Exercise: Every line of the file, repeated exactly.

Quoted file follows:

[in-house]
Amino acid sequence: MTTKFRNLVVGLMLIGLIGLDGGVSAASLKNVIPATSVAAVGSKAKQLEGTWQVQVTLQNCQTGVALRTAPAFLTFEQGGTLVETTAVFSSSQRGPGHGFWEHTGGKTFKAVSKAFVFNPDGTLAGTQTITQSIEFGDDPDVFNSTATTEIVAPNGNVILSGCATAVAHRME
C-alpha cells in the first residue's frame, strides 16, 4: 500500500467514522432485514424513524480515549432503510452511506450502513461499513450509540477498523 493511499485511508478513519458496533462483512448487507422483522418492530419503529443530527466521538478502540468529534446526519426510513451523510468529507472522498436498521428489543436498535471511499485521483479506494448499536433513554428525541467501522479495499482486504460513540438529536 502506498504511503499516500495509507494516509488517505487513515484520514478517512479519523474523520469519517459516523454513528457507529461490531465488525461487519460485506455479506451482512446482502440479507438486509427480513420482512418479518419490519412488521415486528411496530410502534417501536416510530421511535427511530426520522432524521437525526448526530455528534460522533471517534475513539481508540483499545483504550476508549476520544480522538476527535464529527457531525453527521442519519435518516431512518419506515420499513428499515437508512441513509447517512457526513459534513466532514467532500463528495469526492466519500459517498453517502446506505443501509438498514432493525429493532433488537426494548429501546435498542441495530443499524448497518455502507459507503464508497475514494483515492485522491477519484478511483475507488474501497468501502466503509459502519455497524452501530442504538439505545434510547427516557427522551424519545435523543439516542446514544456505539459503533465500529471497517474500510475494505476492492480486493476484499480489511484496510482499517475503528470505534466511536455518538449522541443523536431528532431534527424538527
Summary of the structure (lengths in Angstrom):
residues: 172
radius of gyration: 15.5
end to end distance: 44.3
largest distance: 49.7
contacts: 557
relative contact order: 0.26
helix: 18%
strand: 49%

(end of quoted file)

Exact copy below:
[in-house]
Amino acid sequence: MTTKFRNLVVGLMLIGLIGLDGGVSAASLKNVIPATSVAAVGSKAKQLEGTWQVQVTLQNCQTGVALRTAPAFLTFEQGGTLVETTAVFSSSQRGPGHGFWEHTGGKTFKAVSKAFVFNPDGTLAGTQTITQSIEFGDDPDVFNSTATTEIVAPNGNVILSGCATAVAHRME
C-alpha cells in the first residue's frame, strides 16, 4: 500500500467514522432485514424513524480515549432503510452511506450502513461499513450509540477498523 493511499485511508478513519458496533462483512448487507422483522418492530419503529443530527466521538478502540468529534446526519426510513451523510468529507472522498436498521428489543436498535471511499485521483479506494448499536433513554428525541467501522479495499482486504460513540438529536 502506498504511503499516500495509507494516509488517505487513515484520514478517512479519523474523520469519517459516523454513528457507529461490531465488525461487519460485506455479506451482512446482502440479507438486509427480513420482512418479518419490519412488521415486528411496530410502534417501536416510530421511535427511530426520522432524521437525526448526530455528534460522533471517534475513539481508540483499545483504550476508549476520544480522538476527535464529527457531525453527521442519519435518516431512518419506515420499513428499515437508512441513509447517512457526513459534513466532514467532500463528495469526492466519500459517498453517502446506505443501509438498514432493525429493532433488537426494548429501546435498542441495530443499524448497518455502507459507503464508497475514494483515492485522491477519484478511483475507488474501497468501502466503509459502519455497524452501530442504538439505545434510547427516557427522551424519545435523543439516542446514544456505539459503533465500529471497517474500510475494505476492492480486493476484499480489511484496510482499517475503528470505534466511536455518538449522541443523536431528532431534527424538527
Summary of the structure (lengths in Angstrom):
residues: 172
radius of gyration: 15.5
end to end distance: 44.3
largest distance: 49.7
contacts: 557
relative contact order: 0.26
helix: 18%
strand: 49%